The Ebb and Flow of Emotions

Consider this for a moment:
Peace of mind is not only a state of mind. Peace of mind is also a feeling.

Fear is a state of mind. But, fear also comes with a feeling. Anger and emotional ‘pain’ are also both states of mind that come with feelings. In fact, fear, pain, and anger seem to be the main causes of confusion precisely because they are both simultaneously states of mind and emotional states.

Sometimes we get so lost in old, familiar, so-called negative feelings to the point that mental states, such as joy, contentment, and excitement, seem to be feelings that were reserved only for our childhood years; as if it’s natural to outgrow these ‘positive feelings’ somehow.

I know what it feels like to suddenly feel insecure about being in a positive frame of mind as the result of many years of seemingly being unable to experience anything other than fear, pain, or anger. However, when I began my search for psychological and emotional well-being, I experienced more feelings of pleasure, and the more I realised that it was okay to be in a positive and peaceful frame of mind.

I remember thinking that something must be wrong with me if I wasn’t worrying, hurting, or angry about something – anything. Essentially, I would scare myself back into familiar feelings of discomfort and confusion. What I didn’t realise was that I had been crippling my own ability to experience positive thoughts and emotions – and to take subsequent positive action.

Eventually, the uncomfortable feelings that would creep in when I thought about how I was feeling, (those thoughts that would make me feel uneasy about good feelings), became less of a problem, over time.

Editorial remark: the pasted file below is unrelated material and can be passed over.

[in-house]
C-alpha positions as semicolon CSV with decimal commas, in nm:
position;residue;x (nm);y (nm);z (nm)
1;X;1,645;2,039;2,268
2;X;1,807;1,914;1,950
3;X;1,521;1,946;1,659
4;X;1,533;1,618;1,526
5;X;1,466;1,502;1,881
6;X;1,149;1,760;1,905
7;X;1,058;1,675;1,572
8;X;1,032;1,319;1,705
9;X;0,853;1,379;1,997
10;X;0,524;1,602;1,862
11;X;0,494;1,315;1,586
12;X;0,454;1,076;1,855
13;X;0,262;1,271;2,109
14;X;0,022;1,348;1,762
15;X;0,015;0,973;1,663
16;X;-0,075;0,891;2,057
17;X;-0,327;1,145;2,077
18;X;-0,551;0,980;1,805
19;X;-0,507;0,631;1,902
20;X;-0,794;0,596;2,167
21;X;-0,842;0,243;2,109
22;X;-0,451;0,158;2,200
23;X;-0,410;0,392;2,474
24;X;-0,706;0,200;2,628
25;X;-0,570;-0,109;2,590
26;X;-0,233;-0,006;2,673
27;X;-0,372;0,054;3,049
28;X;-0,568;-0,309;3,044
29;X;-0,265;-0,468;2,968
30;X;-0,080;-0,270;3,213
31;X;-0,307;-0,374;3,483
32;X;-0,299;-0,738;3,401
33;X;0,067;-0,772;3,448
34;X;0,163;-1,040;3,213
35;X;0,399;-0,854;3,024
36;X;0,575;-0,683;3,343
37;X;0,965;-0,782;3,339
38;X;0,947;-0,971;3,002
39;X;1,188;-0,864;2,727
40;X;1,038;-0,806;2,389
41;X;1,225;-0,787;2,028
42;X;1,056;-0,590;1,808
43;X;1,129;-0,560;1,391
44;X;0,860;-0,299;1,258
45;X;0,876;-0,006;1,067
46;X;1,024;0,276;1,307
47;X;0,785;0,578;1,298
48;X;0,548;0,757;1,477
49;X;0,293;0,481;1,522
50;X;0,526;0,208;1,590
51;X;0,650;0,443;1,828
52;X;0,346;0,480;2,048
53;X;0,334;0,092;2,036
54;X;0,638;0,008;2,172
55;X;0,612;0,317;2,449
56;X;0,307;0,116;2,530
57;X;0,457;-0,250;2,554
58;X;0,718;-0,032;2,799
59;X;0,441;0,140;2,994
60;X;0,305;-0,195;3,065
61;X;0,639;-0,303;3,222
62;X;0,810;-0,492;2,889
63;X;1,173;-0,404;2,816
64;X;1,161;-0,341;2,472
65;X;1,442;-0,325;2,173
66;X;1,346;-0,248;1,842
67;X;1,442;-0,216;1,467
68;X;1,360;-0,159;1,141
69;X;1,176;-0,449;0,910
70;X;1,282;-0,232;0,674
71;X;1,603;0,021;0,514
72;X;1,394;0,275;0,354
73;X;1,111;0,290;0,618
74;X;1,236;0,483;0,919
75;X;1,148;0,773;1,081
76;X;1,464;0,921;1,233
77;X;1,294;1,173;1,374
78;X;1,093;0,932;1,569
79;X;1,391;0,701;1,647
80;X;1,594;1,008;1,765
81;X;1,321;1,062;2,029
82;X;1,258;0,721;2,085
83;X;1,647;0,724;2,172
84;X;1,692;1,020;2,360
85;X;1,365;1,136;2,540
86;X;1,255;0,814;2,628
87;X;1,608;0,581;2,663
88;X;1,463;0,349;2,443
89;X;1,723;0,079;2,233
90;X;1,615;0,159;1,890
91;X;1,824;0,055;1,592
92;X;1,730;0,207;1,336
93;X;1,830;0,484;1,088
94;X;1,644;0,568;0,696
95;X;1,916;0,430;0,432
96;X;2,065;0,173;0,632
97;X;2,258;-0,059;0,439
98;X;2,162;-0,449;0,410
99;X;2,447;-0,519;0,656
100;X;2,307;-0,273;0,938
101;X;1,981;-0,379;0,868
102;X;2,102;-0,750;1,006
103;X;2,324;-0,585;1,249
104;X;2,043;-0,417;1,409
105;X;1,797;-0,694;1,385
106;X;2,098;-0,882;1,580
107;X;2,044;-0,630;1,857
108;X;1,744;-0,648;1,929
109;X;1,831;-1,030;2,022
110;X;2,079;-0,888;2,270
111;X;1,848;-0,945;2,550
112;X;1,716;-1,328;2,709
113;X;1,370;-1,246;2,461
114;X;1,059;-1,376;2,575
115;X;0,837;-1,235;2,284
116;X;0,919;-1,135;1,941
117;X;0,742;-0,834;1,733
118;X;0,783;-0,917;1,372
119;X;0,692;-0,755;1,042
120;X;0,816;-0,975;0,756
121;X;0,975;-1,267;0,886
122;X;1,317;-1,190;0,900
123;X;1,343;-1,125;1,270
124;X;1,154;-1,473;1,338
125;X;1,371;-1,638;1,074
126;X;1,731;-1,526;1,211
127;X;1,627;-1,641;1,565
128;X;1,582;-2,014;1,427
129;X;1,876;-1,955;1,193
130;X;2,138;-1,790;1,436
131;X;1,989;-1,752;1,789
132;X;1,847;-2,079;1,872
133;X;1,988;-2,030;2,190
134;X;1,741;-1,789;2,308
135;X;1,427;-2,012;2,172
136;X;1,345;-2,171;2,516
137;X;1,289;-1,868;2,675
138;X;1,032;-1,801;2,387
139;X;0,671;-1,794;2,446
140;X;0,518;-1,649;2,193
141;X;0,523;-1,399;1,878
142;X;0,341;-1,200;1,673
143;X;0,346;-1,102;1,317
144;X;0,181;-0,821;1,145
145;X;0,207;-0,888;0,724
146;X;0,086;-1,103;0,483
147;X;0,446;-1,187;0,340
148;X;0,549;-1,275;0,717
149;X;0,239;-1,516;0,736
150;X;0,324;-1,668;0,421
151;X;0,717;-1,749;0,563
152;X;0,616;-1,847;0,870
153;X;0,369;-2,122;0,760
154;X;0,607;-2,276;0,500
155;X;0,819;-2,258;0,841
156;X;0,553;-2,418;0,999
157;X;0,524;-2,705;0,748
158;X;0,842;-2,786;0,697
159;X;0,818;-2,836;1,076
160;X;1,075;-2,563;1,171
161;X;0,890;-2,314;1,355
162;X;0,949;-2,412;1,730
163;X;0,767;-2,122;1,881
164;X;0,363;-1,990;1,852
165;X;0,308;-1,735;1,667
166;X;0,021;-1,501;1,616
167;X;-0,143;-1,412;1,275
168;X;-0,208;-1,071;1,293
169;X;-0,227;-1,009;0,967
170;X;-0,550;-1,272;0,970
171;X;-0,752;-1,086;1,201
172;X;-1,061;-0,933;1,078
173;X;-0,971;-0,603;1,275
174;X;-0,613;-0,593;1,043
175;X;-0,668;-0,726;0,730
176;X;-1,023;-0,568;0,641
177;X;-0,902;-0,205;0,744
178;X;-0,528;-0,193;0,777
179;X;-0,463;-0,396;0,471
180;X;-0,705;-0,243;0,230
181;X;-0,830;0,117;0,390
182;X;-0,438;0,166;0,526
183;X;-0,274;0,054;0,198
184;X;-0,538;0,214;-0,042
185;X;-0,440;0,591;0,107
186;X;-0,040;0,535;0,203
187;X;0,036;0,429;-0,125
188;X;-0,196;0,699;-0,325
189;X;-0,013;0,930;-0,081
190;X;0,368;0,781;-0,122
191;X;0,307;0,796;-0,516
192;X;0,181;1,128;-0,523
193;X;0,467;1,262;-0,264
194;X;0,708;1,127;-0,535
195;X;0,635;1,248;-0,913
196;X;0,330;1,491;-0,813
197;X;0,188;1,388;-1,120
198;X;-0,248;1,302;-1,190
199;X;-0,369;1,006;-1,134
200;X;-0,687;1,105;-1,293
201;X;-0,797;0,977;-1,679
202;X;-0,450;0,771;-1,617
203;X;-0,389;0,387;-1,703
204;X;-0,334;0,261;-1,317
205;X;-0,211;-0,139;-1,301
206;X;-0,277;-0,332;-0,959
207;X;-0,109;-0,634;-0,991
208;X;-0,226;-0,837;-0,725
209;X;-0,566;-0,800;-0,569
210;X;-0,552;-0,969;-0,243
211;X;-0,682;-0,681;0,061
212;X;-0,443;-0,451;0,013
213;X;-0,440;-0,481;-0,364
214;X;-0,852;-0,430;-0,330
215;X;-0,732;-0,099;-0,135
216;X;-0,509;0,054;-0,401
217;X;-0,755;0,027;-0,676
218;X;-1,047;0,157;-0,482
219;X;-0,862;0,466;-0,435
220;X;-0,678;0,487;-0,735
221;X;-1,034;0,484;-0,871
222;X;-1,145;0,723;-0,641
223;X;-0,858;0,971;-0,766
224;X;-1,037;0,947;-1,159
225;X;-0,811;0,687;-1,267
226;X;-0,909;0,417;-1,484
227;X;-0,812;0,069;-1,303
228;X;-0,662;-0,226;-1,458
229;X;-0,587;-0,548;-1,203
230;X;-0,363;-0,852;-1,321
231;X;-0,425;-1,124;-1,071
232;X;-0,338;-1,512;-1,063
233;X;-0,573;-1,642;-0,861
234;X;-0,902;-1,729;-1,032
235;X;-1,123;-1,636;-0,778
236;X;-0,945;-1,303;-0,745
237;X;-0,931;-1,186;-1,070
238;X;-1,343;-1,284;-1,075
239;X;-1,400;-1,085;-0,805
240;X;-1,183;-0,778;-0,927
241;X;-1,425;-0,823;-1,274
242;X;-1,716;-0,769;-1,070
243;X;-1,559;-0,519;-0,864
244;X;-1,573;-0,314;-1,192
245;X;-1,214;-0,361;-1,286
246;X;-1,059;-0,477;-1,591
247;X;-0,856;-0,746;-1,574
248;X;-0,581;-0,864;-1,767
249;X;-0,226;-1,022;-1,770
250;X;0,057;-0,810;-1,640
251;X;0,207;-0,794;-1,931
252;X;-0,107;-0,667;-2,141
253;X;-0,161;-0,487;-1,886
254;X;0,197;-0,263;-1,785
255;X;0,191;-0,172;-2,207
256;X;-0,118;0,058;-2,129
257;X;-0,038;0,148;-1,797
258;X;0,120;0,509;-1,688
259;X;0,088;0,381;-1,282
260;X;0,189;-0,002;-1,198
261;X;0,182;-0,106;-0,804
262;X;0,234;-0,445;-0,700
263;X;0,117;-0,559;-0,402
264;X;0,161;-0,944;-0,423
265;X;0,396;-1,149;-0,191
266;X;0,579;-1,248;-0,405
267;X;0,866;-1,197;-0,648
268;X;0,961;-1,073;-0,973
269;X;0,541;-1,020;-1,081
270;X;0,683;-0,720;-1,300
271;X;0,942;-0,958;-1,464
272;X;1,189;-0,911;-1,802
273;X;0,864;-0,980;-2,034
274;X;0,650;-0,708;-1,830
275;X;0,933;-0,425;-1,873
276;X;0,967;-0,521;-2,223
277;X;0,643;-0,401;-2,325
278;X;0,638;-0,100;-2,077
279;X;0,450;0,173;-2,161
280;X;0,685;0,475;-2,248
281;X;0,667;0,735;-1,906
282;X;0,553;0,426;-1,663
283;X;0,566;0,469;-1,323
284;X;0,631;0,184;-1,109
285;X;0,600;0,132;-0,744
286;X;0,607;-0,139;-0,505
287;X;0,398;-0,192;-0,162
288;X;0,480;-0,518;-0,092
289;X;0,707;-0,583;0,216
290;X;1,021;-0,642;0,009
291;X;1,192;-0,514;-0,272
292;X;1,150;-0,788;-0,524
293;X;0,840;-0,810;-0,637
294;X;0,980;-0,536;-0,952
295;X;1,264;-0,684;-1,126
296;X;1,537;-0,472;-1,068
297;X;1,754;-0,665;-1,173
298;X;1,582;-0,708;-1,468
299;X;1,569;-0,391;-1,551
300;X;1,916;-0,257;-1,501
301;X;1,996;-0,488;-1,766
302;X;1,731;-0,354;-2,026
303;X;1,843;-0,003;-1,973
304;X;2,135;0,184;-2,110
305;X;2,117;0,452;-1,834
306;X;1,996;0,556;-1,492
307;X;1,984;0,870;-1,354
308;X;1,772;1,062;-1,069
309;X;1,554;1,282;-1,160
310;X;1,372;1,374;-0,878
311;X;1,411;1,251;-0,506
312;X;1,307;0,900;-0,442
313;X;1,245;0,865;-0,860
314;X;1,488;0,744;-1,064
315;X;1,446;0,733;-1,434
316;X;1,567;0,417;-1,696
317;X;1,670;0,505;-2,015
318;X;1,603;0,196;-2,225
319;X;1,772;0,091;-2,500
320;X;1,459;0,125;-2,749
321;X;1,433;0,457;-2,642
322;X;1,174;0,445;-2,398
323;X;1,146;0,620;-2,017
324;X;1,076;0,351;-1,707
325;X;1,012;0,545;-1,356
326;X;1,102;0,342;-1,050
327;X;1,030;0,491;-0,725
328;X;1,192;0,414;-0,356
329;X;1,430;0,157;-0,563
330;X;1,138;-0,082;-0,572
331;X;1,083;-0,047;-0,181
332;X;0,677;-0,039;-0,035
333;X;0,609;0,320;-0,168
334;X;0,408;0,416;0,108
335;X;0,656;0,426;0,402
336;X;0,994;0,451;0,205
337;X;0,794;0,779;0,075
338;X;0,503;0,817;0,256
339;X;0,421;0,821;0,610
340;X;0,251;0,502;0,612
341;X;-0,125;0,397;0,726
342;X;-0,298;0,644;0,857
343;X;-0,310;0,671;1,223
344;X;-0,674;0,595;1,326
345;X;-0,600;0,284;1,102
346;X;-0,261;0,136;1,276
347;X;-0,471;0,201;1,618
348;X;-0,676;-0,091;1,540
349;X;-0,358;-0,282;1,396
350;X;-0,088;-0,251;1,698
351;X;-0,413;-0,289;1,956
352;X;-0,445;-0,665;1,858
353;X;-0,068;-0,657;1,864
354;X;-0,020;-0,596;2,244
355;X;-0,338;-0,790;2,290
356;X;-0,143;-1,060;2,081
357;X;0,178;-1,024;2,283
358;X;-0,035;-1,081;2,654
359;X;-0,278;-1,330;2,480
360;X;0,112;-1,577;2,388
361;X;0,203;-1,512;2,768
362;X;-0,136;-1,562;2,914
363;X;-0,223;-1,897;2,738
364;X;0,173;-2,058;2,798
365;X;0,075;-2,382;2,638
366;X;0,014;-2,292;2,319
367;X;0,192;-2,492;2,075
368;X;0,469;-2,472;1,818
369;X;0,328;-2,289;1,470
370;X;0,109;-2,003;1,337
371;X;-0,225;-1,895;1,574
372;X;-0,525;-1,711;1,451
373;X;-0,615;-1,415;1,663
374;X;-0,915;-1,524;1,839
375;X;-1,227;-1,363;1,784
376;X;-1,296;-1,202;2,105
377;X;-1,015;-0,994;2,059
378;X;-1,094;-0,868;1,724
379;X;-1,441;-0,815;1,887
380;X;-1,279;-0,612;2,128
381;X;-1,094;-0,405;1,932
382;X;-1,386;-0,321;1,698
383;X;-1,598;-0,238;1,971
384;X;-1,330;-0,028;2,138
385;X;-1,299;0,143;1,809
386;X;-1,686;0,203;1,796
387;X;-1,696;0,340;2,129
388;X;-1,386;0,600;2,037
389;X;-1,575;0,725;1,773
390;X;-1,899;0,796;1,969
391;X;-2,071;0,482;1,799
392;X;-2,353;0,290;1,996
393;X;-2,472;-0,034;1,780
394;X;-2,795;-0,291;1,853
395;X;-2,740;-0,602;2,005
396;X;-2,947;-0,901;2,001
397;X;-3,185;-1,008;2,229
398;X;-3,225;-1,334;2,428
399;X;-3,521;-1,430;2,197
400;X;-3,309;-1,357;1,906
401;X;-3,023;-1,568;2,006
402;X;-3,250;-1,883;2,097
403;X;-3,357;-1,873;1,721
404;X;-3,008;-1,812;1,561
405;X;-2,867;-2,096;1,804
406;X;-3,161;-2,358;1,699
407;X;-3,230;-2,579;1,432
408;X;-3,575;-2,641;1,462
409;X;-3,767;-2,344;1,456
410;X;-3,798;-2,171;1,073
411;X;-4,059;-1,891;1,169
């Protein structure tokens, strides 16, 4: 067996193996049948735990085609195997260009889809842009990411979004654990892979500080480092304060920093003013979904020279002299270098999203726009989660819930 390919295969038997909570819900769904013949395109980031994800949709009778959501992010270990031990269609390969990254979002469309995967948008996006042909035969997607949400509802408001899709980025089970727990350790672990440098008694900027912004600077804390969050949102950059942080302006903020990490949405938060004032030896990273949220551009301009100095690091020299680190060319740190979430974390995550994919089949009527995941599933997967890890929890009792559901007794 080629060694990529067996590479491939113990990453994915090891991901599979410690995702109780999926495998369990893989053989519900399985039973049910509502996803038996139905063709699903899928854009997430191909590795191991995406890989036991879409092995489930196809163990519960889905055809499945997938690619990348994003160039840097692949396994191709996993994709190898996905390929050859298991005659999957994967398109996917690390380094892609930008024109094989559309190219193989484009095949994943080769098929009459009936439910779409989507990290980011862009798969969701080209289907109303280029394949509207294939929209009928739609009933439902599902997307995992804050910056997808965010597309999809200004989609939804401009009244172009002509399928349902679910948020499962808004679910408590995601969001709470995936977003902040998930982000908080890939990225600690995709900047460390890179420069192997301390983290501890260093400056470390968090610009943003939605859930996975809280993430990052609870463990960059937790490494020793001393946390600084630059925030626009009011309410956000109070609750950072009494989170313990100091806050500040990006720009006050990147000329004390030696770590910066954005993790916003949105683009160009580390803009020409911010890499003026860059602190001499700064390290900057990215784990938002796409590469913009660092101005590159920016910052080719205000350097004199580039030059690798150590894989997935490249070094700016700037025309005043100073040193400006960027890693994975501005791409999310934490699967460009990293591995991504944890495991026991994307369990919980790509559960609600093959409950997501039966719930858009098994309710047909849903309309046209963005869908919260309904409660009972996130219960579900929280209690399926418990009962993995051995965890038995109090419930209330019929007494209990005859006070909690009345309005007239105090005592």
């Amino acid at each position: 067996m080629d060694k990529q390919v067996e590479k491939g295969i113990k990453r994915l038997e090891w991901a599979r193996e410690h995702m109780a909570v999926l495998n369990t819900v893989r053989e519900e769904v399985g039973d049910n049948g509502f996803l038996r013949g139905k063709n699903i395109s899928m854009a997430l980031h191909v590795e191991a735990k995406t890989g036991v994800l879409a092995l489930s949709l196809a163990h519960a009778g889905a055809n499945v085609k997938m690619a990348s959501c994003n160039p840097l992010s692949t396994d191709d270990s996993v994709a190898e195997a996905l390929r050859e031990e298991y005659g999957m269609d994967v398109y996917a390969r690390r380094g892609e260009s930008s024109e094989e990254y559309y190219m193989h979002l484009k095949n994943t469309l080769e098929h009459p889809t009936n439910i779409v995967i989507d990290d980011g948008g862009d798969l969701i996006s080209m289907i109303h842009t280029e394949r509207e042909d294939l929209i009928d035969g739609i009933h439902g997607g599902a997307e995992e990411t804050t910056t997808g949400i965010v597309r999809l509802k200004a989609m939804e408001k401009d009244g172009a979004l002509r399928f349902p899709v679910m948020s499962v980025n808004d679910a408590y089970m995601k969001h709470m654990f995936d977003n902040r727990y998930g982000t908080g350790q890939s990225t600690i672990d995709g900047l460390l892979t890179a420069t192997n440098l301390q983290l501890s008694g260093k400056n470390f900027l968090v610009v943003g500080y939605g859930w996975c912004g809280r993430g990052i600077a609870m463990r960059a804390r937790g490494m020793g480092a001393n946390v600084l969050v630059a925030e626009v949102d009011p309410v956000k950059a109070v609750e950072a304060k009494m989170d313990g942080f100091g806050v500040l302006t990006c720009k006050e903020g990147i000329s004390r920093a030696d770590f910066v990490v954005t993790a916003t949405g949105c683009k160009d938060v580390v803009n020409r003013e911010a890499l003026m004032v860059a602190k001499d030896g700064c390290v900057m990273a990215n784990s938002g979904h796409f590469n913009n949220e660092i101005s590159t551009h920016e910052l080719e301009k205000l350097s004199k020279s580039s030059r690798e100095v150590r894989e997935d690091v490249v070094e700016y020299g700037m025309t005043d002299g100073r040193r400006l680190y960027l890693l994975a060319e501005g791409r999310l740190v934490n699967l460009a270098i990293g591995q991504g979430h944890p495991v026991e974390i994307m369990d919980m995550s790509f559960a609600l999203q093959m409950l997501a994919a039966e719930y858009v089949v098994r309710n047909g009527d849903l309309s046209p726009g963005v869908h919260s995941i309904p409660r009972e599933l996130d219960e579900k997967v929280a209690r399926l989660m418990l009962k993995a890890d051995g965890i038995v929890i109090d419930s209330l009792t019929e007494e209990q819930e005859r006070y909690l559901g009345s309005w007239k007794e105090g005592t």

When we get used to feeling and thinking in certain ways, it can feel as if that is how we are supposed to feel; as if “this is how I am and there’s nothing I can do about it.”

Feeling anything other than what we have become used to can feel like we are entering a foreign land for the first time. We become a tourist in our own psychological and emotional landscape and we don’t know how to behave. We become a stranger to ourselves. Our first response is to seek the return to the familiarity of our old uncomfortable frame of mind; the thoughts, feelings, and actions that keep us from the peace of mind state that many of us are looking for.

We crave that which we crave freedom from when we experience the freedom.

Feeling good feels good. It’s okay to feel good, and it’s okay to be okay. The best way to get yourself out of a good feeling is to think about how you are feeling. In fact, feeling good and feeling positive and feeling joy or contentment require no justification, judgement, or analysis. They require only acceptance, to be felt, and to be enjoyed.

The more we experience the peace and tranquillity of positive thoughts, emotions, and actions, the more we can build immunity to negativity from ourselves and others.

We all have a right to feel our emotional and psychological best as often as we can. We also have a right to feel the inevitable, so-called negative emotions, when they happen. It is by feeling those emotions that we would rather do without that we come to appreciate the feelings that we wish to have more of. Our thoughts and emotions rise and fall like the ebb and flow of the tides of an ocean – and at every phase of the process, we are okay.

Feeling contentment, feeling peaceful, and feeling good are as natural as feeling fear, feeling pain and feeling anger.

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